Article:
An Introduction to Police Militarization

  • Frederick W. TurnerII
  • Bryanna Fox
Part of the SpringerBriefs in Criminology book series (BRIEFSCRIMINOL)


This chapter describes the history and use of SWAT teams, the use of DHS grant money, and the Pentagon’s 1033 Program to allow police departments (PDs) across the country to acquire military-grade equipment and weaponry in a practice otherwise known as police militarization. In this chapter, the history of police militarization is reviewed, along with significant events such as the “War on Drugs” and “War on Terror” that have shaped law enforcement operations in the United States. The research was intended to obtain a better grasp of the perceptions of police militarization among key stakeholders to include Congress, police executives, and police officers and how these perceptions may perhaps shape future policy and practice.


Police militarization Policing 1033 Program SWAT Military 


  1. Balko, R. (2013, August 7). Rise of the warrior cop: Is it time to reconsider the militarization of American policing? The Wall Street Journal. Retrieved from
  2. Bendery, J., & Grim, R. (2014, August 14). Here’s how lawmakers use the war on terror to defendpolice militarization. Huffington Post. Retrieved from
  3. Defense Logistics Agency (DLA). (2018). Law enforcement support office. Retrieved from
  4. Else, D. (2014, August 28). The “1033 program,” Department of Defense support to law enforcement. Congressional Research Service. Retrieved from
  5. Hall, A., & Coyne, C. (2013, Spring). The militarization of U.S. domestic policing. The Independent Review, 17(4), 485–504. Retrieved from
  6. Holland, S., & Shalal, A. (2014, August 23). Obama orders review of U.S. police use of military hardware. Reuters. Retrieved from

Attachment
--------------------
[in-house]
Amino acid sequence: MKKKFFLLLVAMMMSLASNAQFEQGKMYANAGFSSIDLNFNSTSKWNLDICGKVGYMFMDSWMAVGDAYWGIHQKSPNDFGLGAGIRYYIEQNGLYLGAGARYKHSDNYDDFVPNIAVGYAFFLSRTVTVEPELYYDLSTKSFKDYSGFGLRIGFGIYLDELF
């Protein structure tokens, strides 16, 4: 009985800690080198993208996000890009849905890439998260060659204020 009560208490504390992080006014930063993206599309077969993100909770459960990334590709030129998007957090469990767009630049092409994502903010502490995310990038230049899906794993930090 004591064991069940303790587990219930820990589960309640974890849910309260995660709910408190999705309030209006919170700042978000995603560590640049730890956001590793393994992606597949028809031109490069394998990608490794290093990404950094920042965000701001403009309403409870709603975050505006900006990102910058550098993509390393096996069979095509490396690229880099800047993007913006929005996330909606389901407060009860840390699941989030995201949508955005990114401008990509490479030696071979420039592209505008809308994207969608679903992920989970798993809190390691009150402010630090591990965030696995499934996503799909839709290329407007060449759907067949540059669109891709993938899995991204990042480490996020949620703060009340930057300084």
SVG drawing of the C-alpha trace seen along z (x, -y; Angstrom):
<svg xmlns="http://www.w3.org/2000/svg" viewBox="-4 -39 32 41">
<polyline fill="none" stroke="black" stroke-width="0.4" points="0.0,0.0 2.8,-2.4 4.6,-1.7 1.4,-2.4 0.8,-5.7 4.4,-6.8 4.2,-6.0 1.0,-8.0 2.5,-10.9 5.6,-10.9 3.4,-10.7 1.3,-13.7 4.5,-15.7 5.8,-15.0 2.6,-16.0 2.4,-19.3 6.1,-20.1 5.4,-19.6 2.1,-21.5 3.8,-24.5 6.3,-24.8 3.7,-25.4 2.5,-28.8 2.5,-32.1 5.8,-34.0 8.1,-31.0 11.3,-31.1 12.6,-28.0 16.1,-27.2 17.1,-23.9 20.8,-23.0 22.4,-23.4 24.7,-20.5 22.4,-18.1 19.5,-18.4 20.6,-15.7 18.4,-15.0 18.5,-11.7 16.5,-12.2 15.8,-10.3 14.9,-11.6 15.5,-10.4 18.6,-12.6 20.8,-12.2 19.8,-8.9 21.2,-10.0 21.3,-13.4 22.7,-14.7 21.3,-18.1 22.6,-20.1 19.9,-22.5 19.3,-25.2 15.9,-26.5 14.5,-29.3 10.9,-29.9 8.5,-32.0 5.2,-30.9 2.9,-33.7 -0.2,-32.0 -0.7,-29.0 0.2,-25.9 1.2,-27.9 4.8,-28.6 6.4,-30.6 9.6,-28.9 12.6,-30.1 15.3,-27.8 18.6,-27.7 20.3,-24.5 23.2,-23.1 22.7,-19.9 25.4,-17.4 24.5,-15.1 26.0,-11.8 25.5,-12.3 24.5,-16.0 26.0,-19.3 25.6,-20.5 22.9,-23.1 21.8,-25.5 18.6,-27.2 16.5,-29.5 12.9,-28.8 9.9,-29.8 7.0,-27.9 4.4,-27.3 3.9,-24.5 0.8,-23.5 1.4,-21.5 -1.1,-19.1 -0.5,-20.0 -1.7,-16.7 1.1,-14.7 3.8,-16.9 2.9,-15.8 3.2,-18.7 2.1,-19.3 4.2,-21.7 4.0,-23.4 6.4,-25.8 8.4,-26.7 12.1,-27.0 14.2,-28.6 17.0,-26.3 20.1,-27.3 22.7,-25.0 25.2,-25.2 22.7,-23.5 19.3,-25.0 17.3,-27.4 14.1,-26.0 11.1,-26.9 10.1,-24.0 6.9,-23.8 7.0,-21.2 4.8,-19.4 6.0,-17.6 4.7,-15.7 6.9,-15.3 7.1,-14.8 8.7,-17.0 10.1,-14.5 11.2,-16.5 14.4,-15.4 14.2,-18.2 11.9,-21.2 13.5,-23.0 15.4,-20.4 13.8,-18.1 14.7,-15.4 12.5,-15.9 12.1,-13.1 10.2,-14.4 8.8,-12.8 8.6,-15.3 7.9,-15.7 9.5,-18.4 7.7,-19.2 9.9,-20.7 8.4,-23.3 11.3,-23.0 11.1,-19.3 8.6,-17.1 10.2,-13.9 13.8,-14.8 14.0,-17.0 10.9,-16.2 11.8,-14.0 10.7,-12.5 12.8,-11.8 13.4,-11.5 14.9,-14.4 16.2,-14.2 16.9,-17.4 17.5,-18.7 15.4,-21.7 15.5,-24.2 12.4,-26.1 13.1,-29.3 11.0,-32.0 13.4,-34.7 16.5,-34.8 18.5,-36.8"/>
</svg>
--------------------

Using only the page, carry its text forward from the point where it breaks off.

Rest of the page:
7. Kraska, P. (2001). Militarizing the American criminal justice system: The changing roles of the armed forces and the police. Boston, MA: Northeastern University Press.Google Scholar
  8. Kraska, P. (2005). Researching the police-military blur: Lessons learned. Police Forum, 14(3), 1–11.Google Scholar
  9. Kraska, P. (2007, December 13). Militarization and policing: Its relevance to 21st century police. Policing, 1(4), 501–513. Scholar
  10. Kraska, P. B., & Kappeler, V. E. (1997). Militarizing American police: The rise and normalization of paramilitary units. Social Problems, 44(1), 1–18.CrossRefGoogle Scholar
  11. Law Enforcement Support Office (LESO). (2014, September 11). About the 1033 Program. Defense Logistics Agency. Retrieved from
  12. Luscombe, B. (2017, June 8). 8 questions with David Brown, former Dallas Police Chief. Time. Retrieved from
  13. McCaskill, C. (2014, August 14). McCaskill in Ferguson: Time to “demilitarize this situation” [Press release]. Retrieved from
  14. Paul, R. (2014, August 14). Rand Paul: We must demilitarize the police. Time. Retrieved from
  15. President’s Task Force on 21st Century Policing. (2015). Final report of the President’s Task Force on 21st Century Policing. Washington, DC: Office of Community-Oriented Policing Services. Retrieved from Scholar

Copyright information

© The Author(s), under exclusive licence to Springer Nature Switzerland AG 2018

Authors and Affiliations

  • Frederick W. TurnerII
    • 1
  • Bryanna Fox
    • 2
  1. 1.Graduate SchoolKeiser UniversityFort LauderdaleUSA
  2. 2.Department of CriminologyUniversity of South FloridaTampaUSA

Personalised recommendations